The Margaret Theater (Uptown Theater)
Backstory and Context
The Margaret Theater was built in the early 1920s by William E. Deegans. Deegans named the theater after his wife, who had passed away in 1917. The Margaret was one of Deegans’ many business ventures. Originally from Kentucky, Deegans made his fortune in West Virginia’s coal industry, owning and organizing multiple companies and serving as president of the American Bank & Trust Company. By the time he opened the Margaret Theater, Deegans had an office in the upscale Coal Exchange Building in downtown Huntington. Notably, he was also a founder of the West Virginia Jockey Club and the owner of the Tri-State Fair Grounds, a horse racetrack near Barboursville that was open between 1923 and 1926, when its grandstand burned. The short-lived racetrack had a one-mile dirt oval, a wooden grandstand, private boxes, a large lawn, cinder-path walkways, an administration building, and stabling for 400 horses.
The Margaret had a small stage area and room for 500 audience members in the auditorium, along with a balcony. Though it was not as large as the better-known theaters of downtown Huntington, the Margaret was designed and decorated to have an elegant appearance that rivaled the finest movie houses. Decorations were painted on the walls, with plaster reliefs and medallions covering the elaborate proscenium arch above the stage. Based on photographs taken in 2012, the interior of the Margaret had a rather vibrant color scheme of mint green, pink, and gold. In its early years, the theater showed first-run films such as "The Cheat," a 1923 silent film starring Pola Negri. Tickets were only ten cents, or just under $1.50 in today’s dollars. The Margaret was also reportedly the only movie theater that remained open during the catastrophic flood of January 1937. According to one of the building’s owners, a mark in the basement of the old theater shows where that water reached about 3 feet high during the flood.
After Deegans passed away in 1944, the Margaret came under new ownership and was renamed the Uptown Theater. It may have been owned by John Walters, who reportedly also owned the Rialto on 3rd Avenue, the Mecca on Main Street in Guyandotte, and the Abbott in West Huntington. The Uptowner, as it was often called, soon followed the model of other neighborhood theaters by showing cowboy double features and movie serials like “Flash Gordon” rather than first-run films. By screening second-run movies, the Uptown could save money and offer customers low ticket prices and deals. The Uptown also had "Talent Show Night" on Tuesdays, in which locals sang and danced on the theater’s small stage. With the variety of entertainment that it offered, and flanked by Blue Ribbon Ice Cream on its left and 20th Street Tavern on its right, the Uptown became a beloved landmark in its neighborhood.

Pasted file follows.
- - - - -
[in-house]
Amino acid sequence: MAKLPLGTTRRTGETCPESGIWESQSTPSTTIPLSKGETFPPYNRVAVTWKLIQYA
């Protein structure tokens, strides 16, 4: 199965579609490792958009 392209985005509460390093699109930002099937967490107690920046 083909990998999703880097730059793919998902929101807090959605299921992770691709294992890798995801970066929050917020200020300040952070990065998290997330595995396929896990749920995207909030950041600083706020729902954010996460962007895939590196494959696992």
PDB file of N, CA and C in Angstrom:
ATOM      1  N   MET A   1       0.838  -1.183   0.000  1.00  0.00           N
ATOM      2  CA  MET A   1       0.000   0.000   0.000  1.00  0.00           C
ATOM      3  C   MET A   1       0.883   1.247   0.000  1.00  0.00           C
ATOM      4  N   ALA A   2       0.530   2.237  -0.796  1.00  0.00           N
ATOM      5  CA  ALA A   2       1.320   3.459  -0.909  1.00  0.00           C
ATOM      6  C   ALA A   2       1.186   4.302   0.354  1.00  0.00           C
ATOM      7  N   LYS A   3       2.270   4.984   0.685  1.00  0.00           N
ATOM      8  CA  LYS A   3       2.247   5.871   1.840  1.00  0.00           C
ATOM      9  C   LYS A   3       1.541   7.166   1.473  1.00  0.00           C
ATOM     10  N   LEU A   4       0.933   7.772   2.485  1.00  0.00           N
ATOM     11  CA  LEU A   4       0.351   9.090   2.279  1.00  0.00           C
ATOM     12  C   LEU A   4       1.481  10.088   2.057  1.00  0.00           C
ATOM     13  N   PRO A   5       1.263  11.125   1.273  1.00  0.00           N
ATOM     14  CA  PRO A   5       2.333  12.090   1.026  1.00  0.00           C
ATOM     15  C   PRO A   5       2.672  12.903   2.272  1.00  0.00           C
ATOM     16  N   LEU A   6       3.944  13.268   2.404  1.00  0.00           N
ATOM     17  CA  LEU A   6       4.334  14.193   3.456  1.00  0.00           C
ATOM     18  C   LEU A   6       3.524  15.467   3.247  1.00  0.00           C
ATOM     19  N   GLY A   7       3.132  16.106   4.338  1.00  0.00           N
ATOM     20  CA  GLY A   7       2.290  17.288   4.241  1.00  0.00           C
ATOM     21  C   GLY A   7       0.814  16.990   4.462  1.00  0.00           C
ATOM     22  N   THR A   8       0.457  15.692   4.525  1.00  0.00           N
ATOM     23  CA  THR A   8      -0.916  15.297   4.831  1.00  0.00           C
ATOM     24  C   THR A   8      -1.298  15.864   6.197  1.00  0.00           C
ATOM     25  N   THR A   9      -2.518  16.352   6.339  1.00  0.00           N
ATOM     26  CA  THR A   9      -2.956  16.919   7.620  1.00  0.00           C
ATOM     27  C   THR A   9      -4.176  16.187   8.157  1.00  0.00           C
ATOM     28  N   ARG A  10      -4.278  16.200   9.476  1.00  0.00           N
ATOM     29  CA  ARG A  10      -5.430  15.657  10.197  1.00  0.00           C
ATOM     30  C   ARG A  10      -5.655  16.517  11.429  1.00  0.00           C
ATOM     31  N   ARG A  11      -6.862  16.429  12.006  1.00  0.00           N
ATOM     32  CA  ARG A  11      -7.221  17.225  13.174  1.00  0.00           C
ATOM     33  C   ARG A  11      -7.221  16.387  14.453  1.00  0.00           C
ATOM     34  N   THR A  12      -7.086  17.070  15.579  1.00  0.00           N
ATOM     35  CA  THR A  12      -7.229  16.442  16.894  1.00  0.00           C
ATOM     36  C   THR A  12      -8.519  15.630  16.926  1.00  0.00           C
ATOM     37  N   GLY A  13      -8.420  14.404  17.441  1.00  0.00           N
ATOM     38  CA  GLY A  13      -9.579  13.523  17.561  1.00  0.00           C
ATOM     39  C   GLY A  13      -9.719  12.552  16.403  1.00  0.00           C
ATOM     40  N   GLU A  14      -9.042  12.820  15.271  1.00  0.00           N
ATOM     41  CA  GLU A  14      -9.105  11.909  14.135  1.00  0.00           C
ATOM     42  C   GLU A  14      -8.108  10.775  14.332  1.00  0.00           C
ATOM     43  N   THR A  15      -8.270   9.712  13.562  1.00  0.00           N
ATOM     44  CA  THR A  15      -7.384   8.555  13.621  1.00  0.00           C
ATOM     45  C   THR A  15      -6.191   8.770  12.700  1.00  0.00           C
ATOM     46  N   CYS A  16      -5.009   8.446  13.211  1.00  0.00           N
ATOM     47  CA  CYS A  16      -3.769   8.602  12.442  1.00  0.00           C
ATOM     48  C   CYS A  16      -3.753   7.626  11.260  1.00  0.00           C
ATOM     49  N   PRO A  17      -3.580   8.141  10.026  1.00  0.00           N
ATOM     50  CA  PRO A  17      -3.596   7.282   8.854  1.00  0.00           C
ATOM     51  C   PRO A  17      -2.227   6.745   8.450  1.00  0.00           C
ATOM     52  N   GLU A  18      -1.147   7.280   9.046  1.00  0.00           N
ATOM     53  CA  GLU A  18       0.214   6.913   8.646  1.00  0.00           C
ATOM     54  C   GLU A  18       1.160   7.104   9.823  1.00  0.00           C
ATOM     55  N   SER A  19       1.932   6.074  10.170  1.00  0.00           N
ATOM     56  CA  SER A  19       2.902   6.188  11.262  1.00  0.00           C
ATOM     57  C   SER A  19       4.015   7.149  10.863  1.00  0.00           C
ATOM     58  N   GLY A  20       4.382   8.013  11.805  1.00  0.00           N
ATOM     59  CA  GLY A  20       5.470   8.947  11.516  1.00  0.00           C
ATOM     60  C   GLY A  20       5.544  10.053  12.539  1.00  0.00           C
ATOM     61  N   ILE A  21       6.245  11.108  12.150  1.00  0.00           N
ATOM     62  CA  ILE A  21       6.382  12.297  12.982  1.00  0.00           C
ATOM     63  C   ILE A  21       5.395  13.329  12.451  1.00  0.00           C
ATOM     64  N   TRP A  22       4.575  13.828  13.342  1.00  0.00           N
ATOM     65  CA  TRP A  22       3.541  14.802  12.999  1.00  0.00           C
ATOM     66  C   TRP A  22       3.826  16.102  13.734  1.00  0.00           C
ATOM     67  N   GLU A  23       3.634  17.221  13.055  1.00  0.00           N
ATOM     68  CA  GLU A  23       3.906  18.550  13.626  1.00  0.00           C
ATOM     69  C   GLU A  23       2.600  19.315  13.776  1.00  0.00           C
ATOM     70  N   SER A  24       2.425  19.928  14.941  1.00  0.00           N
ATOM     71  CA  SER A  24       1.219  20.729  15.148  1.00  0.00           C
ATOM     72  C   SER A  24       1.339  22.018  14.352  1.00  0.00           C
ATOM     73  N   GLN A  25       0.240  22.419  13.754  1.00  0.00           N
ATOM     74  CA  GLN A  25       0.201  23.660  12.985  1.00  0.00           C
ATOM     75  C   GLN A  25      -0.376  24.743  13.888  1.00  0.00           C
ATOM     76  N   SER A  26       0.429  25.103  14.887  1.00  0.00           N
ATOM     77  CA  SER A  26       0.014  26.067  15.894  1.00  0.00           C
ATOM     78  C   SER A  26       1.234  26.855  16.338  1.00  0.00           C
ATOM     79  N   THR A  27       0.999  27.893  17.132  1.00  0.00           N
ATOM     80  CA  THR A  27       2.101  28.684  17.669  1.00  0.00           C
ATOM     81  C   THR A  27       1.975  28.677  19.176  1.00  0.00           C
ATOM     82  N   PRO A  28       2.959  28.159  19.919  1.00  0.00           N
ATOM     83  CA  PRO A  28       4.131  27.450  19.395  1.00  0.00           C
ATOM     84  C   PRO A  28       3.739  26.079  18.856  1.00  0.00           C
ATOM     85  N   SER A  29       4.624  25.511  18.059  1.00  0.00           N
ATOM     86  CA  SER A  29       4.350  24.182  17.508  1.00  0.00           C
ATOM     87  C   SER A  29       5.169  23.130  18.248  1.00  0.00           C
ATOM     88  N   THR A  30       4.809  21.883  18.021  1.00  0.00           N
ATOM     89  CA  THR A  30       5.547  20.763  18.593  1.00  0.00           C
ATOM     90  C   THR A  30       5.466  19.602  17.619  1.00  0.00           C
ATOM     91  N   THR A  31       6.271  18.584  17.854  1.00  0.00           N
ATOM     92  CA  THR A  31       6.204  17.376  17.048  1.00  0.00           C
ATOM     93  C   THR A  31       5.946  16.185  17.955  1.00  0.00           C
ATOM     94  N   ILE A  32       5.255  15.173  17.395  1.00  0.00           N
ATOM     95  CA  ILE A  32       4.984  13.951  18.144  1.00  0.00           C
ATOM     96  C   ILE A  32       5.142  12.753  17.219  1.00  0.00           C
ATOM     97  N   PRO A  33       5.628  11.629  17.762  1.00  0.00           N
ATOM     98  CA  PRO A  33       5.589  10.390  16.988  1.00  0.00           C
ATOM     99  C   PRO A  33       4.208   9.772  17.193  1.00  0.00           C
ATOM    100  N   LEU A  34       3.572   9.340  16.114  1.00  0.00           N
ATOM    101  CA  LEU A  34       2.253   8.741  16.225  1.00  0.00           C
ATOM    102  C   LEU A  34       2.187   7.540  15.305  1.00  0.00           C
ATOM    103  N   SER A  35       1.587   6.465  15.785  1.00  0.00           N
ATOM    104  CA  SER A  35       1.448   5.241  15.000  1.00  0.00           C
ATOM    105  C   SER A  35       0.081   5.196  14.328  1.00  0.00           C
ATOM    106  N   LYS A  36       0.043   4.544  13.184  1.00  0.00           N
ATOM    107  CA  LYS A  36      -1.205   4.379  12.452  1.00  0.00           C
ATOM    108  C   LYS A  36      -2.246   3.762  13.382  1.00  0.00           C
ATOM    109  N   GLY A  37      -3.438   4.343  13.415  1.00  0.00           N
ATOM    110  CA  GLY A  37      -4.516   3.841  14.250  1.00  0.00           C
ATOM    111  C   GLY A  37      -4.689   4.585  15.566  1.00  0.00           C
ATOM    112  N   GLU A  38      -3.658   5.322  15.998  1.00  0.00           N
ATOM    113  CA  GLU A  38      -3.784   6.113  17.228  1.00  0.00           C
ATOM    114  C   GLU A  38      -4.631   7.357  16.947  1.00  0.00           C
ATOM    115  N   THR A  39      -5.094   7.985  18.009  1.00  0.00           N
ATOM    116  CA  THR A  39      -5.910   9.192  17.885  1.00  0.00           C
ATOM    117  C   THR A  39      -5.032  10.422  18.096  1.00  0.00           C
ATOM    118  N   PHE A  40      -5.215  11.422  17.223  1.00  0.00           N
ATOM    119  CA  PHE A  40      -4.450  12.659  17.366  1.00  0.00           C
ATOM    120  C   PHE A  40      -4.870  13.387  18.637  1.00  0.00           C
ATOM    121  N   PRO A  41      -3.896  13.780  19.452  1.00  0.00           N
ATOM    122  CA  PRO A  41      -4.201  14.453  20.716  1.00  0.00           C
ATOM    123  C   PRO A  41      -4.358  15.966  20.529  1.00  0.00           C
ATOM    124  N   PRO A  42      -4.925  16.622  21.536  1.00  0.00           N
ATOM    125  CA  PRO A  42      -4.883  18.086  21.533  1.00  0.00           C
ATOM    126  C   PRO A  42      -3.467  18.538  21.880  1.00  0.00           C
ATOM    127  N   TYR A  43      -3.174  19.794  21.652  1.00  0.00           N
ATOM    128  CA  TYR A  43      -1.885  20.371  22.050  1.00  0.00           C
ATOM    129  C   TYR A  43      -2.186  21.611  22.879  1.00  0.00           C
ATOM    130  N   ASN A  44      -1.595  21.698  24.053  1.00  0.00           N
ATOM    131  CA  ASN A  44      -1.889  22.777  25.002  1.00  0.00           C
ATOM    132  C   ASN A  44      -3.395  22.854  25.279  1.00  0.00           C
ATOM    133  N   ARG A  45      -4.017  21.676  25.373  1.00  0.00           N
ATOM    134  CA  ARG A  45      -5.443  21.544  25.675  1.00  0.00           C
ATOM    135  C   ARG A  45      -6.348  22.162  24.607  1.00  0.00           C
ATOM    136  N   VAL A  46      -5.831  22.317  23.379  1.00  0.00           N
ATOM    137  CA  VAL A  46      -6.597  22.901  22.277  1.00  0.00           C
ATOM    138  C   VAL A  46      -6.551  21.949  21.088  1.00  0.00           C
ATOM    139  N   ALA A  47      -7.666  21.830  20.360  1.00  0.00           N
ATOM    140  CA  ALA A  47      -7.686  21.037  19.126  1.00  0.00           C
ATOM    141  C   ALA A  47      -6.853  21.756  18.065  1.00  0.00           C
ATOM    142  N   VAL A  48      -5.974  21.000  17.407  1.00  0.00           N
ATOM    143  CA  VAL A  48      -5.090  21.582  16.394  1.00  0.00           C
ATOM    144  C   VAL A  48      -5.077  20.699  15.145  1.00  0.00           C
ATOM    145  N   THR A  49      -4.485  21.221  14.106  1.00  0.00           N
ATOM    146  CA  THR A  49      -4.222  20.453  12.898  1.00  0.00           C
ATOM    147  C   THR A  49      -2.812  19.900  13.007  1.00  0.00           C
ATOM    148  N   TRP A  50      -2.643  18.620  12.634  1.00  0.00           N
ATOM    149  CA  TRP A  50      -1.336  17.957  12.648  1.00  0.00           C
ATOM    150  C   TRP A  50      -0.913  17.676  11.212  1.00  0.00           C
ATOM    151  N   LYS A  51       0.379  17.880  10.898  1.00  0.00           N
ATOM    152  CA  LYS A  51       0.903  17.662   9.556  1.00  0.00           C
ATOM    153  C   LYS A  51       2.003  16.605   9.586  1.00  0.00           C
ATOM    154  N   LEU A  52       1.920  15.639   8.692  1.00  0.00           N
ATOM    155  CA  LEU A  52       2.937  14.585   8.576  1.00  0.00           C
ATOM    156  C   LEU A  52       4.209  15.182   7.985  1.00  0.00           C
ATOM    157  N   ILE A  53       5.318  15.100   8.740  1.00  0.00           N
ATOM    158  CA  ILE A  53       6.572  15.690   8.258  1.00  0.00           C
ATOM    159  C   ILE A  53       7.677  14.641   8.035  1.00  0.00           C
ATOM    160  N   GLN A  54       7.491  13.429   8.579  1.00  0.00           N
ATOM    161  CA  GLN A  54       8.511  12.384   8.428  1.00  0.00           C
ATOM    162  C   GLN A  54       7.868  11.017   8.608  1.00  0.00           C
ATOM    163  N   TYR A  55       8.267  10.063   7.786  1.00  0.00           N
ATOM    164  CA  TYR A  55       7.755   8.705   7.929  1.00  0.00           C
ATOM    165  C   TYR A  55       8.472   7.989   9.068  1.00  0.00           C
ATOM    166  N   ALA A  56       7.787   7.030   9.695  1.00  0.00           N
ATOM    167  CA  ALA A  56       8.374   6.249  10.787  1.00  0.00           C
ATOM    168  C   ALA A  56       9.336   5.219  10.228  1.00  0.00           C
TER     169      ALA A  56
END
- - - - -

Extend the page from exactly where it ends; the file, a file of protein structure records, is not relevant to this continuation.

The Uptown Theater closed down in the early 1950s. Although its exact reason for closing is unclear, it was likely due to the decline in profits seen by most neighborhood theaters at the time. From the 1950s on, business at second-run theaters across the country steadily declined with the rise of alternative sources of entertainment such as drive-in theaters and television. Following its closing, various businesses occupied the former Uptown. For many years, it was used as a space for the manufacture of furniture, with an apartment on its upper level. The space on the right side of the theater entrance also housed several restaurants over the years, including the Twentieth Street Tavern and the Play House. In more recent years, the old theater has been home to the Dragon Shop, which sells used home appliances. In October 2016, a fire forced the shop to relocate for almost a year while repairs were made. The Dragon Shop was able to return to its original location in the former Uptown in November 2017, where it remains in business today.
Casto, James E.. Lost Huntington: The Margaret Theater, Huntington Herald-Dispatch. January 23rd 2017. Accessed December 15th 2019. https://www.herald-dispatch.com/special/lost_huntington/lost-huntington-the-margaret-theater/article_a7cc319c-9101-5b9b-93b5-d2e8e8d8d696.html.
Mooney, Bill. West Virginia’s Original Derby: The Saga of Tri-State Fair Grounds, Paulick Report. August 4th 2016. Accessed December 15th 2019. https://www.paulickreport.com/news/ray-s-paddock/west-virginias-original-derby-saga-tri-state-fair-grounds/.
Pace, Fred. Business Beat: Dragon Shop reopens at 8th Avenue location, Huntington Herald-Dispatch. November 2nd 2017. Accessed December 15th 2019. https://www.herald-dispatch.com/business/business-beat-dragon-shop-reopens-at-th-avenue-location/article_af06d661-645f-52d1-bbd7-4d4ebec70e7a.html?fbclid=IwAR2FJwREWZ-2iVcIrI2SN09loxkFPU50sjss2Uz1oa2RnW52O3OnMGLXOW4#utm_campaign=blox&utm_source=facebook&utm_medium=social.
West Virginia. New York, NY. The American Historical Society, 1922.